On July 26th, 1943, Erwin Rommel was recalled from Salonika and sent to Munich, where he was to begin planning and preparing for the seizure and/or defense of Northern Italy[6]. That same day, Field Marshal Albert Kesselring met separately with both the King and Badoglio. Both men assured him of Italy’s commitment to remain in the war and in the Axis. On the 27th, while Kesselring met with Hitler to make the case for holding Southern Italy[7], Badoglio met with the King, and the two of them decided to approach Hitler on the subject of jointly seeking peace with the Allies. Hitler refused to meet with either of them for any reason. On the 28th, Badoglio and the King decided they must attempt to contact the Allies, and began seeking a means to do that.

* * *

On August 1st, 1943, the British sent a radio signal to SIM, the Italian Military Intelligence Service, using a captured Italian transceiver in Bengazi, inviting the Italians to respond if they wished to communicate. General Ambrosio, Italian Army Chief of Staff, instructed SIM to reply; however, General Cesare Amé, head of SIM, perhaps more fully aware of how painstakingly the Germans were monitoring all Italian radio transmissions, disregarded the order.

On August 2nd, 1943, Marquis Blasco Lanza D’Ajeta, a staffer of the Italian Foreign Service, flew to Lisbon to meet with a British Ambassador there, in hope of initiating talks with the Allies. He was informed that Italy must surrender unconditionally.

On August 3rd, 1943, Winston Churchill distributed to the War Office a two-part plan for the Italian Surrender: they would be given a simple military armistice with the proviso that they would agree to abide by a more thorough subsequent agreement. The armistice was to be presented as if the subsequent agreement had not already been spelled out. The second agreement would, in fact, be signed immediately after the first.

On August 4th, 1943, another Italian Foreign Service staffer, Alberto Berio, flew to Spanish Morocco to meet with another British agent to begin negotiating terms with the Allies. He, too, was informed that Italy must surrender unconditionally.

On August 11th, 1943, General Ambrosio sent his assistant, General Giuseppe Castellano, to meet with Sir Samuel Hoare, the British Ambassador in Madrid. After speaking with Hoare on the 15th, Castellano went to Lisbon on the 16th.

* * *

On August 14th, 1943, Hitler received, considered, and refused to accept Albert Kesselring’s resignation of his command[8]. However, on the 15th, Hitler designated the several German divisions in southern Italy the Tenth Army, which he placed under the command of Generaloberst Heinrich von Vietinghoff[9], who in turn answered to Kesselring. With that, Smiling Al was smiling again.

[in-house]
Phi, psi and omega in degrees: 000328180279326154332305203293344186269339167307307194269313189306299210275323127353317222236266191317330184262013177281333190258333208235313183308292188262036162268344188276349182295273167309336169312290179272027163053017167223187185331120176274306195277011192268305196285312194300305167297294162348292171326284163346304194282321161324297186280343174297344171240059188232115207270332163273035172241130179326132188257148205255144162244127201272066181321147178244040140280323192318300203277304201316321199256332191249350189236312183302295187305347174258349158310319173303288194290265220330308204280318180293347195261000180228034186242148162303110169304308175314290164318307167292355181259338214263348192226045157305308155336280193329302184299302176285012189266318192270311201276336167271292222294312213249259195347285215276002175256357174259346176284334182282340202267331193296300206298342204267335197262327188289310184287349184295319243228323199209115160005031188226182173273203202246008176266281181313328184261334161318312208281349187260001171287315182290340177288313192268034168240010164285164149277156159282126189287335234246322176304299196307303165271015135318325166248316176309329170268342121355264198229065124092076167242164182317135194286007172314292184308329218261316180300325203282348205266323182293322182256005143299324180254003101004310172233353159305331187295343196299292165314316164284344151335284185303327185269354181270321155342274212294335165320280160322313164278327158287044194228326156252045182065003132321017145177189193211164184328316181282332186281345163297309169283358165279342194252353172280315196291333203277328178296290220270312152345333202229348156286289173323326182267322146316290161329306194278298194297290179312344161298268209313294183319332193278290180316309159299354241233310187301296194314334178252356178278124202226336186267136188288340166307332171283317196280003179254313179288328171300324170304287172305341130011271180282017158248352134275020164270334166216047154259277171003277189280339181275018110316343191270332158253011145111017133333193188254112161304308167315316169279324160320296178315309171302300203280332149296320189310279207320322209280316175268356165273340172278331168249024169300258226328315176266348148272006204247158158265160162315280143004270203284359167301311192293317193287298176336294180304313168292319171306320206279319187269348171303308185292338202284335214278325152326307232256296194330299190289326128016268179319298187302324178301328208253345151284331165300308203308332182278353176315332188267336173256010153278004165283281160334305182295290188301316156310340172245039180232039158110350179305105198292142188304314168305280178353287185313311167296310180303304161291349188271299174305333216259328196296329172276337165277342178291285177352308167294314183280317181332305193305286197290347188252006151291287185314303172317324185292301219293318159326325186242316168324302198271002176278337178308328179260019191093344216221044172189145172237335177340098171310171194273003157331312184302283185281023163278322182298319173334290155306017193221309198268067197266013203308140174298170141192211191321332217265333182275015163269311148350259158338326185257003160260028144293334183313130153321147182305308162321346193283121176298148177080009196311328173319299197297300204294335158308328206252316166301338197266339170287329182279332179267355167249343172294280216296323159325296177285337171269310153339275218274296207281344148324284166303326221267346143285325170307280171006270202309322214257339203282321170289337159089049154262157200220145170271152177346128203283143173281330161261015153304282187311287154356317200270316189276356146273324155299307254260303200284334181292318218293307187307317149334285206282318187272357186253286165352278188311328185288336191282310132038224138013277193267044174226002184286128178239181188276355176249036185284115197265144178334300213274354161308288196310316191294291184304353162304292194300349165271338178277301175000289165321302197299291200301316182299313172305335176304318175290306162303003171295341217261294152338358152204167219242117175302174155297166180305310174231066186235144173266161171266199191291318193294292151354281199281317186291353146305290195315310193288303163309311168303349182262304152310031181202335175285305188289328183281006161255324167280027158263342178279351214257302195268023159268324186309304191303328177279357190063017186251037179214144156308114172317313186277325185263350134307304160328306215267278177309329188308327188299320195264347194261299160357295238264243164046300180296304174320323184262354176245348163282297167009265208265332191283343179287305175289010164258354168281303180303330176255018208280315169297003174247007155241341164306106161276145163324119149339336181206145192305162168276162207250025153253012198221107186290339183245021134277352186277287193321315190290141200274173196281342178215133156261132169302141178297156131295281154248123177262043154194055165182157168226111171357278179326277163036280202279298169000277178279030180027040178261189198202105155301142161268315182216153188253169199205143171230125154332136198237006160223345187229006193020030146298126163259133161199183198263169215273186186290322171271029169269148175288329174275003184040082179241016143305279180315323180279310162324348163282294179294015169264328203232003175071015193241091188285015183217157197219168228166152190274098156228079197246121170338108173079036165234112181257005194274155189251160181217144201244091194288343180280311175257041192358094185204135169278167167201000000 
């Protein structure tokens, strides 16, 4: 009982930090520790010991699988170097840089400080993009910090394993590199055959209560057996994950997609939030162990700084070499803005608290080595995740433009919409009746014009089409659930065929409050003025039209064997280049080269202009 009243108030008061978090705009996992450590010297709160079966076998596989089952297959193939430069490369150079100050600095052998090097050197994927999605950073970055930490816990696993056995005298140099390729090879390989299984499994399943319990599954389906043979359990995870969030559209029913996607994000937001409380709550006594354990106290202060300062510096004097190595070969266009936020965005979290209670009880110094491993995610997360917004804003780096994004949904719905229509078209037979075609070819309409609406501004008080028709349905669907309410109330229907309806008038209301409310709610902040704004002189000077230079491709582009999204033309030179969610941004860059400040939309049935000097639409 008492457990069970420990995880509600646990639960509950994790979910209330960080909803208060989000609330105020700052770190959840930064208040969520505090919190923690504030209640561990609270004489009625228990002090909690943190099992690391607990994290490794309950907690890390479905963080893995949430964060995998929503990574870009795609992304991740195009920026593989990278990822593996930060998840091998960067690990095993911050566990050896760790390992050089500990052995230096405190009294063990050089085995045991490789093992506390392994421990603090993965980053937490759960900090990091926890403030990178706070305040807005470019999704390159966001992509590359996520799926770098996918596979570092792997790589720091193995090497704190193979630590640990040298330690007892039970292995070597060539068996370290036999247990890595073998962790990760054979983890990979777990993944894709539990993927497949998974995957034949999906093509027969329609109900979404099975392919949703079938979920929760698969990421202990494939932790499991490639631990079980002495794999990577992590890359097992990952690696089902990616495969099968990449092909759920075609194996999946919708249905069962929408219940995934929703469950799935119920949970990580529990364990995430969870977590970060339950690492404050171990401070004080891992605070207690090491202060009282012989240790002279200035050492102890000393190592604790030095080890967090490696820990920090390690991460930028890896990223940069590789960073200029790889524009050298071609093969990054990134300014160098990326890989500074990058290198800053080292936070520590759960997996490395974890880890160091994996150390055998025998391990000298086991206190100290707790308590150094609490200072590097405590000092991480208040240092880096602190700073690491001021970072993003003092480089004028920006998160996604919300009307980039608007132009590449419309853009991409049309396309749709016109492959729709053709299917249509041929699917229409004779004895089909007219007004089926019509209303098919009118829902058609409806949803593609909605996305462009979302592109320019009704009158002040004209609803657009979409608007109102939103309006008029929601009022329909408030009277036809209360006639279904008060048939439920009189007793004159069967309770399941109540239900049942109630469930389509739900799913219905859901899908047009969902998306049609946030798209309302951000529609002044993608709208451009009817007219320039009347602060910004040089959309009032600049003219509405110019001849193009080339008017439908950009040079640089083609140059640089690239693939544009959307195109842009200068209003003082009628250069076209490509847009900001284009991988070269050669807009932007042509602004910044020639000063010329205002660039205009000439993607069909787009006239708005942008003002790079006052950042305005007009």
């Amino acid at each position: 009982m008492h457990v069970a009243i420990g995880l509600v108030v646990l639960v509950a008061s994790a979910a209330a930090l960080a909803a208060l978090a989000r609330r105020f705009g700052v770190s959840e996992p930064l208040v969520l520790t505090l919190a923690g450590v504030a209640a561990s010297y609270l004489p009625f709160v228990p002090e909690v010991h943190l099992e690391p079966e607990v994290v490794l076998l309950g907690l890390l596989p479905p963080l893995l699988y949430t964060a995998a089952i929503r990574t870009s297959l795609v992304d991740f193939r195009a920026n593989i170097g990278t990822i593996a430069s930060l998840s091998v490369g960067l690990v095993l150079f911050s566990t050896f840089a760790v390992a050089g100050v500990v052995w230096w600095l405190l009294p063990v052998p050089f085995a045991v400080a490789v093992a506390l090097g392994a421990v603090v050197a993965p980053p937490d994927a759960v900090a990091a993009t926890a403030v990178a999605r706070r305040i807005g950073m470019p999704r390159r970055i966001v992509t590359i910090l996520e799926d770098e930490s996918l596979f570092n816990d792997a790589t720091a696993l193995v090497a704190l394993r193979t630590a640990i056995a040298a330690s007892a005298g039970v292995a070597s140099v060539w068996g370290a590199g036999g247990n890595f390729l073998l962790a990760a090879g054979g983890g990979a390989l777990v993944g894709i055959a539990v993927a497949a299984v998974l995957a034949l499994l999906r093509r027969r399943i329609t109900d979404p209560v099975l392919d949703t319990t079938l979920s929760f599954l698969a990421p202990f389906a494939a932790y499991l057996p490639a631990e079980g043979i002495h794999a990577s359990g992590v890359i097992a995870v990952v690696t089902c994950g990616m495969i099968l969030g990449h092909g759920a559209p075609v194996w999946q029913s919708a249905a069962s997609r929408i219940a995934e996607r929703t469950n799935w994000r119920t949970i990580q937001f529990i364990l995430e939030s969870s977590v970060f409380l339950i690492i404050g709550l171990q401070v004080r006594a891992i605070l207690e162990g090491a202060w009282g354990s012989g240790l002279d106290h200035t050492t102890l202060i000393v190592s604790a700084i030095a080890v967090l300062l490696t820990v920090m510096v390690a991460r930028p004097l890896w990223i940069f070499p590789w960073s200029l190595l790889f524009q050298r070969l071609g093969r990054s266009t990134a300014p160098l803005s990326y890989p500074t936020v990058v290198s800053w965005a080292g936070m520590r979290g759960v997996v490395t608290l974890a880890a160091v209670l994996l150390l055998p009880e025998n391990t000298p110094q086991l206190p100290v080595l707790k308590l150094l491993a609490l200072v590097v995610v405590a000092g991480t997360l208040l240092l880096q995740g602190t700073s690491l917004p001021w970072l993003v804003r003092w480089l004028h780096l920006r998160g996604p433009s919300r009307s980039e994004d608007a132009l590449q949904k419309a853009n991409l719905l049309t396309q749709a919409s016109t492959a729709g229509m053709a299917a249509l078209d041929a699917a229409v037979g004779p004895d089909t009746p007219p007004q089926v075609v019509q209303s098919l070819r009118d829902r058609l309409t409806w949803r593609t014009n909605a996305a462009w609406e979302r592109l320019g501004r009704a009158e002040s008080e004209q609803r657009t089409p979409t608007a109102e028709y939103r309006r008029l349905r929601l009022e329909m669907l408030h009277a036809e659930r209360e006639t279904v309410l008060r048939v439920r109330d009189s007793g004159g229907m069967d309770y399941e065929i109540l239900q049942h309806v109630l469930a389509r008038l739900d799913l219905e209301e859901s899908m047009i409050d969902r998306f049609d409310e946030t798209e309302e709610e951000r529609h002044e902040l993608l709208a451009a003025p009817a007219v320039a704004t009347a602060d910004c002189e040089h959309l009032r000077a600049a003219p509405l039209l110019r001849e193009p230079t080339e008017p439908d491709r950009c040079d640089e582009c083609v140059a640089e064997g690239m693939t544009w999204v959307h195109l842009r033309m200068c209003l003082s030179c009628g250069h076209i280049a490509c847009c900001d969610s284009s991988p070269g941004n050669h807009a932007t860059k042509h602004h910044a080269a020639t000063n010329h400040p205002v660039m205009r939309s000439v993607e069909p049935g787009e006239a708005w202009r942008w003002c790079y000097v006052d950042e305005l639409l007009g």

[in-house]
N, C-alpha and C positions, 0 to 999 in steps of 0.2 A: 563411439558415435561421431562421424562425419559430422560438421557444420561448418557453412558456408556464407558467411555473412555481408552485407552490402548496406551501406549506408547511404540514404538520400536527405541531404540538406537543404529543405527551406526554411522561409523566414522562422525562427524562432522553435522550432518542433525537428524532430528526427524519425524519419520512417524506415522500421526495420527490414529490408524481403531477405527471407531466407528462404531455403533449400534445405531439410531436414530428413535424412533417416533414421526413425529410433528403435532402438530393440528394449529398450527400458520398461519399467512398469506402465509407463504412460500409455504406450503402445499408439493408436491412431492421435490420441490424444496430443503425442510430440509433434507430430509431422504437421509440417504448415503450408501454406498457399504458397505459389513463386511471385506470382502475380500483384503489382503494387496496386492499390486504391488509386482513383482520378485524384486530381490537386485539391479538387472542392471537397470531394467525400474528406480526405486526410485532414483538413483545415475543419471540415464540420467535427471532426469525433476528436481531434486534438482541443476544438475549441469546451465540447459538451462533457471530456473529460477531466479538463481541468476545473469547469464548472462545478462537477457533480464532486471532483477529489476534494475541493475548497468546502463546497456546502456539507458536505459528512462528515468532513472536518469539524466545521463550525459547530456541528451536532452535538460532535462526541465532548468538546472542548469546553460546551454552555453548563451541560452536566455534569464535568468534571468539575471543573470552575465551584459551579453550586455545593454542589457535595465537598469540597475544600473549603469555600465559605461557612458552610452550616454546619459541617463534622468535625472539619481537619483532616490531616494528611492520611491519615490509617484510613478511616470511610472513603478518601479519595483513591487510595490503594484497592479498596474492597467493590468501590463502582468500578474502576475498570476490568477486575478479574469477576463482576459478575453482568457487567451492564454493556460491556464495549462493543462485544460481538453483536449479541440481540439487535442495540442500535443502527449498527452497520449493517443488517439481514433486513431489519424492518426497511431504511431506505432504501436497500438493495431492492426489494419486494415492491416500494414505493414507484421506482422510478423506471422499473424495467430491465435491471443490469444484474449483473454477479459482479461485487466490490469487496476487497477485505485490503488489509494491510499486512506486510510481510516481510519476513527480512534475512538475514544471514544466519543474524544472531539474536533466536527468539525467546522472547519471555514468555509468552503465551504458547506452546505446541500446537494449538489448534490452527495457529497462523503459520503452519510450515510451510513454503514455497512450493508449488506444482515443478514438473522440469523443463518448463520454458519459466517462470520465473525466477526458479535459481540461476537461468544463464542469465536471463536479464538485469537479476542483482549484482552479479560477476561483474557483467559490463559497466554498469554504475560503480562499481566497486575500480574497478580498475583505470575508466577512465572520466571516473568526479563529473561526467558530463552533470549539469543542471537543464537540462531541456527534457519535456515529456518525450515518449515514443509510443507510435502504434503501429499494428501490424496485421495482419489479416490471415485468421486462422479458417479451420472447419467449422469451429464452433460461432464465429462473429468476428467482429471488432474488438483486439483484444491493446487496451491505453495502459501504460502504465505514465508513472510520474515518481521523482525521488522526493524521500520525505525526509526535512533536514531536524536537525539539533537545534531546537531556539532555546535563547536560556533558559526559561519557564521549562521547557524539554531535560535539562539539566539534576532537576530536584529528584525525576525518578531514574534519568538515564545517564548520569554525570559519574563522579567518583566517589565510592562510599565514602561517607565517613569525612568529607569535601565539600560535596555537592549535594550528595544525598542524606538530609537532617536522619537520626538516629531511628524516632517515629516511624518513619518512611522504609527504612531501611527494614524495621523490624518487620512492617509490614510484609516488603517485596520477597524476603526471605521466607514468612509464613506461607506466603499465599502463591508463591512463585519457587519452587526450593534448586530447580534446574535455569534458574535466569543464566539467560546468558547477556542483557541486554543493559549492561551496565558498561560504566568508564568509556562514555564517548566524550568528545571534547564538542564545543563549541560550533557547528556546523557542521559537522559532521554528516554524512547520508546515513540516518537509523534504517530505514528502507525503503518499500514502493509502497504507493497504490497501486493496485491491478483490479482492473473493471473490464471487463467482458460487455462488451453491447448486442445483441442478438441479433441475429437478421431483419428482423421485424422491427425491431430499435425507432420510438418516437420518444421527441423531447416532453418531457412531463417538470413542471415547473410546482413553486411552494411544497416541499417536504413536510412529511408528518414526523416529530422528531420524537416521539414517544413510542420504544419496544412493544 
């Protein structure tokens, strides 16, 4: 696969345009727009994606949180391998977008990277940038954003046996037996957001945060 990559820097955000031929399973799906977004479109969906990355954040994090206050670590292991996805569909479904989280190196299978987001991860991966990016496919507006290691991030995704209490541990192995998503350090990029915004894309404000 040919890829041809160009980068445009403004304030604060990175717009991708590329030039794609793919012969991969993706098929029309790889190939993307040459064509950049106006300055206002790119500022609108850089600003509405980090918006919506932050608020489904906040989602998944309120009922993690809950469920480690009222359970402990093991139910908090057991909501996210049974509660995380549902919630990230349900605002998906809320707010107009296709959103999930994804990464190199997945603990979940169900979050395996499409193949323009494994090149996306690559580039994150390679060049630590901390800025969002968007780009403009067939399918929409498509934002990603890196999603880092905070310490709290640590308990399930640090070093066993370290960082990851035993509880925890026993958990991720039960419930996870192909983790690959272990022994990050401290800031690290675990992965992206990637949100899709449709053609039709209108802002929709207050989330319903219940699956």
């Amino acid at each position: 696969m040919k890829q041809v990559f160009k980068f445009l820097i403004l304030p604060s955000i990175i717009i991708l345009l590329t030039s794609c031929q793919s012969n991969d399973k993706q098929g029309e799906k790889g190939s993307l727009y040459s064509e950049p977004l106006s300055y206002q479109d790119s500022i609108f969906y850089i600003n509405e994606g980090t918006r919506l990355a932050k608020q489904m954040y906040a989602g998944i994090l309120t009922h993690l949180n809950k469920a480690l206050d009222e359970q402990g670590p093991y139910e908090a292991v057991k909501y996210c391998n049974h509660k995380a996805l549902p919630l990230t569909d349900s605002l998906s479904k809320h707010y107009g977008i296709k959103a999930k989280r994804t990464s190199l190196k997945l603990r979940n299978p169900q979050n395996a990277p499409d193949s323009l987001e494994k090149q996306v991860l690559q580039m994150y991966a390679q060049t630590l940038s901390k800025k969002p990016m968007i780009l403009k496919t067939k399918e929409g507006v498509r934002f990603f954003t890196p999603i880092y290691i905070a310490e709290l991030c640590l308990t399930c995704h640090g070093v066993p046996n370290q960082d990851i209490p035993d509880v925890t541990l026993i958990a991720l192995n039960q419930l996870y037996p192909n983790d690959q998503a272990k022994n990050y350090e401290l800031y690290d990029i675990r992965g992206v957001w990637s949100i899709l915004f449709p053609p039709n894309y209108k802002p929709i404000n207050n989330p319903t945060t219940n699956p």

[1] Chieri would shortly be given command of an Alpine Battalion, and later apprehended in Rome by German agents, who would remand him to the custody of Mussolini’s Republican government. Awaiting trial, Chieri would die in prison when a heater warming his cell exploded. The heater may have been defective, or rigged to explode, or Chieri may have caused the explosion himself. As a former National Chief of Police, he could be under no illusion as to the nature or outcome of his trial.

[2] He would be tried and acquitted by Mussolini’s Republican government in April, 1944, and tried in absentia by Allied authorities after the war, but later pardoned. He would return to Italy in 1955, dying in Florence in 1988.

[3] Galbiati would be formally detained on August 23rd and held until Seprember 12th, when the Germans moved him by force to Frascati. He was twice offered a position in Mussolini’s Republican government, but declined on both occasions. He died on May 23rd, 1982.

[4] Mussolini’s dismissal and arrest presaged Hitler’s own darkest personal fear; to be removed from power.

[5] Jodl had received information he deemed reliable, to the effect that an Allied invasion in the vicinity of Rome was imminent. Scuffling with stray Italians was the last thing he wanted German soldiers involved in.

[6] He would command an Army Group composed of the 1st SS Panzer Division, the 24th Panzer Division, the 60th Panzer Grenadier Division, and the 44th, 71st, and 305th Infantry Divisions. On July 31st, the 44th Infantry was denied entry by the Italians, who claimed the rail network was too congested. The 26th Panzer Division, however, was conveyed the length of Italy easily enough. This was another of several inconsistencies which intensified suspicions of Italian duplicity.

[7] In less than three weeks of commanding the defense of Sicily, Kesselring had realized that the majority of Italian terrain would be ideally suited to forcing the steady and relentless attrition of Allied forces.

[8] Kesselring had received orders regarding the anticipated “defection” of Italy. In this event, he was to move units under his command in southern Italy north, then place them under Rommel’s command. Since November, 1941, he had been Commander-in-Chief South, and thus Rommel’s superior officer. Further, since October, 1942, he had been in direct command of all units in the Mediterraen Theater not under Rommel’s command. Clearly, Kesselring might have been expressing resentment of Hitler’s preference for Rommel. However, his resignation may have been a ruse to force the question of command in Italy to a decision. Hitler, distrustful of the complete confidence “Smiling Al” had in both the Badoglio government and the Italian Army, would have been content to accept his resignation and give overall command in Italy to Rommel if SS Obergruppenführer Karl Wolff had not spoken on Kesselring’s behalf. Wollf expressed a distrust of Rommel, and insisted that Kesselring’s presence in southern Italy would reduce the risk of Italian defections in that area. Hitler may well have been skeptical on both those points, but deferred. He had recently appointed Wolff Military Governor of Northern Italy, and had earlier appointed him to be Mussolini’s liaison with the SS. Wolff was also head of Gestapo activities in Italy, and nominally in command of any and all Waffen-SS units stationed in Italy. Thus, he was the only man in Italy for whose opinion Hitler had a higher regard than he had for Rommel’s.

[9] Vietinghoff had commanded the 15th Army in France since December 1941. Prior to that, he had served on the Eastern Front under Heinz Guderian and Fedor von Bock. Vietinghoff had commanded the 5th Panzer Division during the invasion of Poland.